Yield: 2 servings

Ingredients:
½ cup water
1 cup pomegranate juice
1 fl. oz. vodka
2 tsp. raw honey
Mint leaves (for garnish; optional)
Pomegranate seeds (for garnish; optional)

Preparation:
1. Place water, pomegranate juice, vodka, and honey in a cocktail shaker filled with ice; shake vigorously for at least 10 seconds, or until well mixed.
2. Strain evenly into two martini glasses. Garnish with mint leaves and pomegranate if desired; serve immediately.

Blitzen's Bliss

8. Santa’s Winter Sangria. Santa really appreciates the cookies and milk. But after hundreds of years, he’s over it. Want to be on the “nice” list next year? Get a little naughty. Leave some sangria by the fireplace for Santa.

Total Time: 4 hr. 10 min.
Prep Time: 10 min.
Cooking Time: None
Yield: 10 servings, 4 oz. each

Ingredients:
1 cup fresh satsuma orange juice (about 4 satsumas)
1 (750-ml) bottle fruity red wine
3 fl. oz. Triple Sec (orange-flavored liqueur)
3 Tbsp. raw honey
2 whole cloves
1 cinnamon stick
1 medium lemon, cut into 8 wedges
1 medium lime, cut into 8 wedges
1 cup satsuma orange sections (about 2 satsumas)

Preparation:
1. Combine orange juice, wine, Triple Sec, honey, cloves, cinnamon, lemon, lime, and orange sections in a large pitcher; mix well.
2. Cover and refrigerate for 4 hours (or overnight).

Tips: If you can’t find Satsuma oranges, you can use Valencia or navel oranges.

Sangria for Santa

So if you’d like to have a “cup of cheer” this holiday season, at least now you can enjoy it without having to wear your baggy Santa outfit for the entire month of January. Happy holidays!

Shared by Dr. Phil McAllister @ Forward Health

 

New! B12 injections & more

B12 intramuscular injections are useful for those deficient in B12, pernicious anemia, fighting depression, stress or fatigue, diabetic neuropathy, chemotherapy induced neuropathy, herpes zoster (including prevention and treatment of shingles).

Book your Appointment Now

Existing patients:

Injection B12 1000ug + 1mg Folic Acid = $16.00b12folic
Injection B12 5000ug + 1mg Folic Acid = $18.00
You could be at risk for B12 deficiency if you are taking the following medications: Metformin, H2 blockers (Pepcid, Zantac), Proton Pump Inhibitors (PPI’s) (Nexium, Prevacid, Losec, Tecta, Pantoloc, Pariet, Dexilant) , Phenytoin, also long term use of Oral Contraceptives or Aspirin. Excessive alcoholic intake longer than 2 weeks, inflammatory bowel disease, Celiac disease,  gastric or small intestinal resection, prolonged vegan diet, no meat, poultry or dairy product consumption, age over 75 years. Long term supplementation of Folic Acid.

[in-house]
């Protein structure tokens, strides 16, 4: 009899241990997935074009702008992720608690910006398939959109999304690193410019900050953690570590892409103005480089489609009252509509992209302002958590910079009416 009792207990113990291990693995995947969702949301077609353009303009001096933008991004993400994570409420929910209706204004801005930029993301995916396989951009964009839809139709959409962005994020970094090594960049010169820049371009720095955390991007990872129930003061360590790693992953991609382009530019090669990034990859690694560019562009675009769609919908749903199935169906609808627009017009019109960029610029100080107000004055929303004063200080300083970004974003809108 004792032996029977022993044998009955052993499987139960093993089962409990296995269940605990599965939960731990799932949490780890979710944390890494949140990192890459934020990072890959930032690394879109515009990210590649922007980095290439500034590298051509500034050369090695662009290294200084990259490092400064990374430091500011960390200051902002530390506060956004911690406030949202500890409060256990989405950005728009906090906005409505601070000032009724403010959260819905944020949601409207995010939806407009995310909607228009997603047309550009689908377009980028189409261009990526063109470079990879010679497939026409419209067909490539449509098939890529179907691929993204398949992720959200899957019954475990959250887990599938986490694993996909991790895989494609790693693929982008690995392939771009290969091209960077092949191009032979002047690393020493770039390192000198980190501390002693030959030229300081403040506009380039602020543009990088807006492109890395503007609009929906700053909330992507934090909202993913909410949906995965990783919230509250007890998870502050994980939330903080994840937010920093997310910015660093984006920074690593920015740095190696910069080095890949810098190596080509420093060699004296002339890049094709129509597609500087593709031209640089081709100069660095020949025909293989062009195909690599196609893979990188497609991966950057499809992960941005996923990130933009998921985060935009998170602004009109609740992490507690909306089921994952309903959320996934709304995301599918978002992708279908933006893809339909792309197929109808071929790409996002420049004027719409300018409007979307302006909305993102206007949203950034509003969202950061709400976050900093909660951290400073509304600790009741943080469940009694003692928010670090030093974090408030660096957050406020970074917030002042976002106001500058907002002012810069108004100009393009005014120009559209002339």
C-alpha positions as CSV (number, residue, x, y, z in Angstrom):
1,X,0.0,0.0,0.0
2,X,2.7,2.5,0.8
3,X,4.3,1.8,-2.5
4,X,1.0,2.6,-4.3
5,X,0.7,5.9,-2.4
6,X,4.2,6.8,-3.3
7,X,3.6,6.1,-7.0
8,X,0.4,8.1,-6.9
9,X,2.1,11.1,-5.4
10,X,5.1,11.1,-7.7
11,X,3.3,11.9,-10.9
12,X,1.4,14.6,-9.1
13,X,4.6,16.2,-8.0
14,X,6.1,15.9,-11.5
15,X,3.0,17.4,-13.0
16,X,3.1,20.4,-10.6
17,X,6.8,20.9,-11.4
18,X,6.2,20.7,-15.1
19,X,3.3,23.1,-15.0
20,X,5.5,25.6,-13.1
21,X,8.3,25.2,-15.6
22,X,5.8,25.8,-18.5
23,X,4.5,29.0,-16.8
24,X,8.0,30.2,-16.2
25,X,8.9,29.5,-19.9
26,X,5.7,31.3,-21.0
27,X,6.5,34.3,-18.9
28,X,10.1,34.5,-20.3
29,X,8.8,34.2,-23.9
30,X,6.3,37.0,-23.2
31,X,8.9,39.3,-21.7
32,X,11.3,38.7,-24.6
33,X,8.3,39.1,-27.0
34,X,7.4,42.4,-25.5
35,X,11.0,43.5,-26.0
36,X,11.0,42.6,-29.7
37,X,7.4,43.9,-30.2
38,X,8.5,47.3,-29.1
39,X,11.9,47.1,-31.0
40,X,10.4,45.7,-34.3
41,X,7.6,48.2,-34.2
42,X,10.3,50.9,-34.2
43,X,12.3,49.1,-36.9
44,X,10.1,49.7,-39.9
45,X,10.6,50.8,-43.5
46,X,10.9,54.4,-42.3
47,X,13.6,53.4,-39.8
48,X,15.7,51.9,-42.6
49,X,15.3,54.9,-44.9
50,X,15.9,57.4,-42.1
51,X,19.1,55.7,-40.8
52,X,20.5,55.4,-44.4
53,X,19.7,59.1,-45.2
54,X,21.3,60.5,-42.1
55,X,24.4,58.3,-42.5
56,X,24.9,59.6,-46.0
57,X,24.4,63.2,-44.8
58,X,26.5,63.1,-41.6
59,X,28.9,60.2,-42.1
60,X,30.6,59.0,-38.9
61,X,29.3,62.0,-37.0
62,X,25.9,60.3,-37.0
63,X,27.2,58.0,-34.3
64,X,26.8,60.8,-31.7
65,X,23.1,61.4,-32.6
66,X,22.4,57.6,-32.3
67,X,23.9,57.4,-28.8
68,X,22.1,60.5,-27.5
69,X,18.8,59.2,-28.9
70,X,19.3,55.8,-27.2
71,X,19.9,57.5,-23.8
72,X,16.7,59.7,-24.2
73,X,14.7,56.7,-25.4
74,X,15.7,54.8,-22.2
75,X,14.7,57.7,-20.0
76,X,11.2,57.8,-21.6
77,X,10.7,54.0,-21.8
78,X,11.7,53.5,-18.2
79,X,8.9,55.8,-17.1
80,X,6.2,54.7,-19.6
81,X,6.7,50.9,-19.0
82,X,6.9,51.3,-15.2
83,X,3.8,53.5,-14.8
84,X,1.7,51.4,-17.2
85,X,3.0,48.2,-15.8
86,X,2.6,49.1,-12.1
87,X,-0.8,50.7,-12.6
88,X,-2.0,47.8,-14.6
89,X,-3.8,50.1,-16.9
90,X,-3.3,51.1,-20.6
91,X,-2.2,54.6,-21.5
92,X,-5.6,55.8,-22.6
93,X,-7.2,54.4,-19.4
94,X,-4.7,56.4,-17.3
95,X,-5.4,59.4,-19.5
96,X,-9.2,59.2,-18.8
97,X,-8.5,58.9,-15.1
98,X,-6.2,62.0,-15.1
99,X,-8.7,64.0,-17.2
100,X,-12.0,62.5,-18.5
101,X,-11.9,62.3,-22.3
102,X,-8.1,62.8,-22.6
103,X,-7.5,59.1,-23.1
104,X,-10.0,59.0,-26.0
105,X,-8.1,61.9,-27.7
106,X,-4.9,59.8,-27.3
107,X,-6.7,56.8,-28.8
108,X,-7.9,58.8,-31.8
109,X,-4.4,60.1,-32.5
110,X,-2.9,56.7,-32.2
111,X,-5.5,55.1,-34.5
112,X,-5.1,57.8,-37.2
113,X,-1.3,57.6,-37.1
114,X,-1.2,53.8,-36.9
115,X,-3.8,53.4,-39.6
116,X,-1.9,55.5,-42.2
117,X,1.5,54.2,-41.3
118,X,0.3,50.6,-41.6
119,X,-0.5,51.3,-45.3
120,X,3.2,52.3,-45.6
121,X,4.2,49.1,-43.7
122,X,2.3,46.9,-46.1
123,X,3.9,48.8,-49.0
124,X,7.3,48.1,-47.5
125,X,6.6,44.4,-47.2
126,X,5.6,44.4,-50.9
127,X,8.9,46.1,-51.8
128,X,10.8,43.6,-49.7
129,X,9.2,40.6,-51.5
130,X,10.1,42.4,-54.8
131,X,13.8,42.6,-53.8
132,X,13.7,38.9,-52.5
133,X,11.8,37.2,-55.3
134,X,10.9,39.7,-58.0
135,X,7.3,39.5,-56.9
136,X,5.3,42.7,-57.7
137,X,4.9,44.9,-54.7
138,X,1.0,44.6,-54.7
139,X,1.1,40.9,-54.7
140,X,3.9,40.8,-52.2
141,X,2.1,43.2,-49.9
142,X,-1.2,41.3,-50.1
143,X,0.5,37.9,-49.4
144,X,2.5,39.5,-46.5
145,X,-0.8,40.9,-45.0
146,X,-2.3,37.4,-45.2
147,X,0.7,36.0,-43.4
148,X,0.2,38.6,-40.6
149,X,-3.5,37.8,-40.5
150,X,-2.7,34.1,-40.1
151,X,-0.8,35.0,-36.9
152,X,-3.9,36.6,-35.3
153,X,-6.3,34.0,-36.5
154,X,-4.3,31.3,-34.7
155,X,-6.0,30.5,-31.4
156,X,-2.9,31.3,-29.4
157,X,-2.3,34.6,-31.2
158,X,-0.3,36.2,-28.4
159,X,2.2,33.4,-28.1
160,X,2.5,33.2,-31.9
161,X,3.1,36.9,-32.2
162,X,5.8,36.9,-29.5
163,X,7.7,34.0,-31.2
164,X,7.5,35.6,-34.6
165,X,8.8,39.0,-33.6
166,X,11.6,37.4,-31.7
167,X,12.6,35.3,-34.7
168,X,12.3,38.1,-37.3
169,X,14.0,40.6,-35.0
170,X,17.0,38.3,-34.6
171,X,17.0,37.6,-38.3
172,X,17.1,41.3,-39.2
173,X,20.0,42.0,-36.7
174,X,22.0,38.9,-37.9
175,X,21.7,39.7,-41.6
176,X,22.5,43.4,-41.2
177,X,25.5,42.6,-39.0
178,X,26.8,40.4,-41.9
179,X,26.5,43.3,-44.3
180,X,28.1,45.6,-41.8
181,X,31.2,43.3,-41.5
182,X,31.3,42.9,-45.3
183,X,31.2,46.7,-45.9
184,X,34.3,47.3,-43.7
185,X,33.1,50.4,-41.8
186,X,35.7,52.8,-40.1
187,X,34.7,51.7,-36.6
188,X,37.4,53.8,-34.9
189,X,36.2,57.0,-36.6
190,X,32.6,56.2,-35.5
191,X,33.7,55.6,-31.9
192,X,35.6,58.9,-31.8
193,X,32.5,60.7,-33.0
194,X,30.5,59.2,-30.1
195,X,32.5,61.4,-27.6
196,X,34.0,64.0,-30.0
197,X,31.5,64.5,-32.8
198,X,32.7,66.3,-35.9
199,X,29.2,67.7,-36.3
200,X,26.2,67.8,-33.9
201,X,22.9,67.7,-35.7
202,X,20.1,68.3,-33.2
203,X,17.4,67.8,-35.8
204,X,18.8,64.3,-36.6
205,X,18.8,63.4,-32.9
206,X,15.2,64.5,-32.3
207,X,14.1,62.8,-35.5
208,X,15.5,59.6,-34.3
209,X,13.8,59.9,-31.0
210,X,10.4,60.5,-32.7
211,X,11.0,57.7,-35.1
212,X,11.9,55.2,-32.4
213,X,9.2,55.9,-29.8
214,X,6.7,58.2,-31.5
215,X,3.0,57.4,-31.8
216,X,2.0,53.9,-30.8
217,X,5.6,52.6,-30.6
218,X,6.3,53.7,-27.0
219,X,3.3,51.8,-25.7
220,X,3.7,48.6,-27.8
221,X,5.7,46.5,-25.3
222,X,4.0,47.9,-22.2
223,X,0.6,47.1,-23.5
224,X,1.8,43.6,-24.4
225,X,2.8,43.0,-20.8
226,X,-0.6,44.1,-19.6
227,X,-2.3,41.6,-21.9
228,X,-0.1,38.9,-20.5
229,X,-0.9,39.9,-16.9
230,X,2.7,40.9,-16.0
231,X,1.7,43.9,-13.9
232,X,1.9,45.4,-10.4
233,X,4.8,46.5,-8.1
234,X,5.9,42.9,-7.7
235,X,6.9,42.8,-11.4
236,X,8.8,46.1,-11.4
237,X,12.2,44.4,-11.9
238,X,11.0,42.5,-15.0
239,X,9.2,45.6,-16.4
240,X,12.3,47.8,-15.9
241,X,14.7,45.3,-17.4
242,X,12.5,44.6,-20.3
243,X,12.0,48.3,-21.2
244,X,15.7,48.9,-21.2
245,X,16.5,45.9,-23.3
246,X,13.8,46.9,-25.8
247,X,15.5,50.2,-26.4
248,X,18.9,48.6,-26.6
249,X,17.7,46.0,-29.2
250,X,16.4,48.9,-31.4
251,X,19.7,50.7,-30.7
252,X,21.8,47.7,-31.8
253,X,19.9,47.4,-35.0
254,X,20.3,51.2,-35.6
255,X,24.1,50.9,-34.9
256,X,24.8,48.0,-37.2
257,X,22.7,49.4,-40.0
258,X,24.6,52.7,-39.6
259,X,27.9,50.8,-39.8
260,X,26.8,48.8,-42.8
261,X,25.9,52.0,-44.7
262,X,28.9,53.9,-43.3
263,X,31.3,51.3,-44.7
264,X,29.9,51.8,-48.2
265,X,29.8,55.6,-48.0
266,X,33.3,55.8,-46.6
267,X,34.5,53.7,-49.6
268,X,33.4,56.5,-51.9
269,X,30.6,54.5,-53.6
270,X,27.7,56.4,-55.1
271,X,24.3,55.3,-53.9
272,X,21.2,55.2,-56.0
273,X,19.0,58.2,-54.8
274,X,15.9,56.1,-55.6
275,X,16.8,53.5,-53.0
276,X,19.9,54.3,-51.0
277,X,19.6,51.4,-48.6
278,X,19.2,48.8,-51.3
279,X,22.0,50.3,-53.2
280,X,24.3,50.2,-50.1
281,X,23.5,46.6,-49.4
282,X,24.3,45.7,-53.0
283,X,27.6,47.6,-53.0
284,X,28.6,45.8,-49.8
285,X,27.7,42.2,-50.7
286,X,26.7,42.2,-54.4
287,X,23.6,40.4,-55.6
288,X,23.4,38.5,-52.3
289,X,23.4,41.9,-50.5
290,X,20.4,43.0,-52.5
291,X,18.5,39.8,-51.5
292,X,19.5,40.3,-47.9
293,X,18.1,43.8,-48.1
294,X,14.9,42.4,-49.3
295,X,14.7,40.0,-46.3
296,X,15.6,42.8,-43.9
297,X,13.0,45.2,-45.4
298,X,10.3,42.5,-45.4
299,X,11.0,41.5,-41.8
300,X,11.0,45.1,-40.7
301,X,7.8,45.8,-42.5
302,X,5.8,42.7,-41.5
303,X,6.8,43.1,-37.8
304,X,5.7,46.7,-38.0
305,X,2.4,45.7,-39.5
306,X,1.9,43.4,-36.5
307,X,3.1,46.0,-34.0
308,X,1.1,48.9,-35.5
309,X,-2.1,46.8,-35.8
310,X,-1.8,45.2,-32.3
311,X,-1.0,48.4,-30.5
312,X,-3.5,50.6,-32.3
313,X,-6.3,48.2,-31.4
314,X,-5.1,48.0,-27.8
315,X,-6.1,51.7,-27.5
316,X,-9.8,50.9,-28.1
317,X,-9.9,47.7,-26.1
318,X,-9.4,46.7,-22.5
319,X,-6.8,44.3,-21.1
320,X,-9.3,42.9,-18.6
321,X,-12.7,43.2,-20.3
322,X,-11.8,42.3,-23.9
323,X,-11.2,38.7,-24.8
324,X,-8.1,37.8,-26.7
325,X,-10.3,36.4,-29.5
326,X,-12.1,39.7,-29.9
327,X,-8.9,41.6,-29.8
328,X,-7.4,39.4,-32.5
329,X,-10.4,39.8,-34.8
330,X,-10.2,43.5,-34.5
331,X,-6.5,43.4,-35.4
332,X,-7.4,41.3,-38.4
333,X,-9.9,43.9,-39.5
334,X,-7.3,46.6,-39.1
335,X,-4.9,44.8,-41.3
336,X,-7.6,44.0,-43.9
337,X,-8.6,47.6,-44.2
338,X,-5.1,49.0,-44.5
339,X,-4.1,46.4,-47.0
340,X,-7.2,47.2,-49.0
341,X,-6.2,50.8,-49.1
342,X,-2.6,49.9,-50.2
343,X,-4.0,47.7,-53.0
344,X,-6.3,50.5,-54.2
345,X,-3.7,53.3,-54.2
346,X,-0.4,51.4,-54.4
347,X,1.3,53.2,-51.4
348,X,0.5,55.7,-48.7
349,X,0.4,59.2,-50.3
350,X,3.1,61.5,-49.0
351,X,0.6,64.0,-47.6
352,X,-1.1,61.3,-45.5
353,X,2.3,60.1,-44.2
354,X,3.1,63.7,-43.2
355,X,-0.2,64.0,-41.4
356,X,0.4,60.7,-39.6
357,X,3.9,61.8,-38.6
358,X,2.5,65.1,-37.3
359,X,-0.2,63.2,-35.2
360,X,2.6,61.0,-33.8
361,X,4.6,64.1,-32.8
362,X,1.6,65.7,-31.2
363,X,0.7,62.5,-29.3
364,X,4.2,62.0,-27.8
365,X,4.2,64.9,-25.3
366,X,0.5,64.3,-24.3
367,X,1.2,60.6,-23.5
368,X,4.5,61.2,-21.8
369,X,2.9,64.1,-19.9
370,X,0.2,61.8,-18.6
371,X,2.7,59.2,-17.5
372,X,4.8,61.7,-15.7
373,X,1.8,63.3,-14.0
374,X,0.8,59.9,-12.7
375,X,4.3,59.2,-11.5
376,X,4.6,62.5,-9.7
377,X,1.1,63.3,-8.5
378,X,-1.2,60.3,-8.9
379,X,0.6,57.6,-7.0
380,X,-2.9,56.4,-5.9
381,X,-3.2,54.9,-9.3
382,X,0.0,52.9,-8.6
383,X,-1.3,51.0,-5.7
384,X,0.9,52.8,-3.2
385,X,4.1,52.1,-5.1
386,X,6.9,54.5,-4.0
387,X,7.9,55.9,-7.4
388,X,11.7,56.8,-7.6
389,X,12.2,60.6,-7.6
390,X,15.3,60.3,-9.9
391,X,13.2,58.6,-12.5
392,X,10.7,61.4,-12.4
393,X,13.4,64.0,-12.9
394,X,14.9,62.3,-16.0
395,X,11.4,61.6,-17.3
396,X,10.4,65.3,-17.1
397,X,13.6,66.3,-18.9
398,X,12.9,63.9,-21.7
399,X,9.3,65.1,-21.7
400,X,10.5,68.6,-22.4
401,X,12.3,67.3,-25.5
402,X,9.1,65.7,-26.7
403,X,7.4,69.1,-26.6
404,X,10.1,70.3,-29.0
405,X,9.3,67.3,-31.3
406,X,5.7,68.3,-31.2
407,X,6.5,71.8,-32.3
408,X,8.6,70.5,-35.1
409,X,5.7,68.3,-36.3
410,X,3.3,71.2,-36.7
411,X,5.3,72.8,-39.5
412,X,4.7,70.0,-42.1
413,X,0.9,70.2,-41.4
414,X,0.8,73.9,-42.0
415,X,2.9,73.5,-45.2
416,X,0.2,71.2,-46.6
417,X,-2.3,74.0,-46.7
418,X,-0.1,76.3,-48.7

Signs of B12 deficiency: Unexplained neurologic symptoms like paresthesias, numbness, poor motor coordination, memory lapses or cognitive and personality changes.

B12 status is measured through a Complete Blood Count (CBC), blood analysis and Serum B12 (cobalamin), and folate. Related tests include Complete Blood Count, Methylmalonic Acid, Homocysteine, B Vitamins, Intrinsic Factor Antibody, Parietal Cell Antibody, Reticulocyte Count, Blood Smear. It is a good idea to get tested when you have symptoms of anemia such as weakness, tiredness, pale skin and/or tingling or itching sensations, eye twitching, memory loss, altered mental status which are signs of neuropathy. It is useful to have a baseline status before supplementation so you can monitor treatment effectiveness when if you have vitamin B12 or folate deficiency. Ask about costs of testing.

Why is folic acid included?  It helps B12 get into the red blood cell.

Naturally occurring Folic Acid, known as folate,  is found in leafy green vegetables, citrus fruits, dry beans and peas, liver, and yeast. Vitamin B12 is found in foods from animals, such as red meat, fish, poultry, milk, yogurt, and eggs.  Dietary sources of B12 and folate also include fortified cereals, breads, and other grain products.

What else is new?

2) New naturopathic service – Ear lavage – for those with a lot of ear cerumen (wax)  a naturopathic protocol involves home treatments then an in-office ear wash. This will be assumed as part of the appointment fee, however please note we can do this! Some ear cerumen is healthy, but too much or a blockage can impact hearing and can be uncomfortable.

Also a reminder that these services are available to patients:
a) Laboratory analysis pay for service – many of the same lab tests requested by your family doctor may be ordered through Dr. Laura M. Brown, ND, just know you have to pay out of pocket. I cannot post a price list but can provide pricing on an individualized, as needed basis.

b) Urinalysis $3 -additional to appointment fee Naturopathic medicine has great choices for relieving chronic cystitis and acute or persistent urinary tract infections. We also are trained to know when to get the patient to their MD for antibiotics.

c) Strep Throat Swab – $7 fee additional to appointment fee. Rapid Strep Test – the same one your family doc will do, just added convenience of getting some great advice and prescription for natural medicine and antimicrobials, if it turns out you don’t need mainstream antibiotics.

From the heart and mind of your local naturopathic doctor, Dr. Laura M. Brown , ND